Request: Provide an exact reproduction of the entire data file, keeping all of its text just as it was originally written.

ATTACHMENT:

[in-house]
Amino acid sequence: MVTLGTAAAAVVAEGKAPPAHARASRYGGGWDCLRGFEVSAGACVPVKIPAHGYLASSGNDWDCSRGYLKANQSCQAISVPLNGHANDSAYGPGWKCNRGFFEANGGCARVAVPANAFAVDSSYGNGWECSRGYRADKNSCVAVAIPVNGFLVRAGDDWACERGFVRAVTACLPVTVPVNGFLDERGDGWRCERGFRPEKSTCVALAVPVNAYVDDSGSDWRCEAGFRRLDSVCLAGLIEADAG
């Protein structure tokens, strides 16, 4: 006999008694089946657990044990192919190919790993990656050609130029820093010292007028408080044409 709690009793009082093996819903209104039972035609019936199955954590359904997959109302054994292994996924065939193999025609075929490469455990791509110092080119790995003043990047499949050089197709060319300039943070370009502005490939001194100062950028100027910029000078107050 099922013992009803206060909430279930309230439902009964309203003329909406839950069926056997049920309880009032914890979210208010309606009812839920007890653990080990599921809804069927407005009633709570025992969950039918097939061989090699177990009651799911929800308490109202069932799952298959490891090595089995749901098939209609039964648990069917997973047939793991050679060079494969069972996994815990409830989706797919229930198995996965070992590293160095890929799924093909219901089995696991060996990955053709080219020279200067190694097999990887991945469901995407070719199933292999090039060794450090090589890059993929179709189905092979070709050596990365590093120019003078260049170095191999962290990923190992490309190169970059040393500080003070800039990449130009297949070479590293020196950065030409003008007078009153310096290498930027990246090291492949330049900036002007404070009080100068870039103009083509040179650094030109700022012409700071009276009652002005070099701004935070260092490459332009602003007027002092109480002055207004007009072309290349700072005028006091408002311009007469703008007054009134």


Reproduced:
[in-house]
Amino acid sequence: MVTLGTAAAAVVAEGKAPPAHARASRYGGGWDCLRGFEVSAGACVPVKIPAHGYLASSGNDWDCSRGYLKANQSCQAISVPLNGHANDSAYGPGWKCNRGFFEANGGCARVAVPANAFAVDSSYGNGWECSRGYRADKNSCVAVAIPVNGFLVRAGDDWACERGFVRAVTACLPVTVPVNGFLDERGDGWRCERGFRPEKSTCVALAVPVNAYVDDSGSDWRCEAGFRRLDSVCLAGLIEADAG
């Protein structure tokens, strides 16, 4: 006999008694089946657990044990192919190919790993990656050609130029820093010292007028408080044409 709690009793009082093996819903209104039972035609019936199955954590359904997959109302054994292994996924065939193999025609075929490469455990791509110092080119790995003043990047499949050089197709060319300039943070370009502005490939001194100062950028100027910029000078107050 099922013992009803206060909430279930309230439902009964309203003329909406839950069926056997049920309880009032914890979210208010309606009812839920007890653990080990599921809804069927407005009633709570025992969950039918097939061989090699177990009651799911929800308490109202069932799952298959490891090595089995749901098939209609039964648990069917997973047939793991050679060079494969069972996994815990409830989706797919229930198995996965070992590293160095890929799924093909219901089995696991060996990955053709080219020279200067190694097999990887991945469901995407070719199933292999090039060794450090090589890059993929179709189905092979070709050596990365590093120019003078260049170095191999962290990923190992490309190169970059040393500080003070800039990449130009297949070479590293020196950065030409003008007078009153310096290498930027990246090291492949330049900036002007404070009080100068870039103009083509040179650094030109700022012409700071009276009652002005070099701004935070260092490459332009602003007027002092109480002055207004007009072309290349700072005028006091408002311009007469703008007054009134």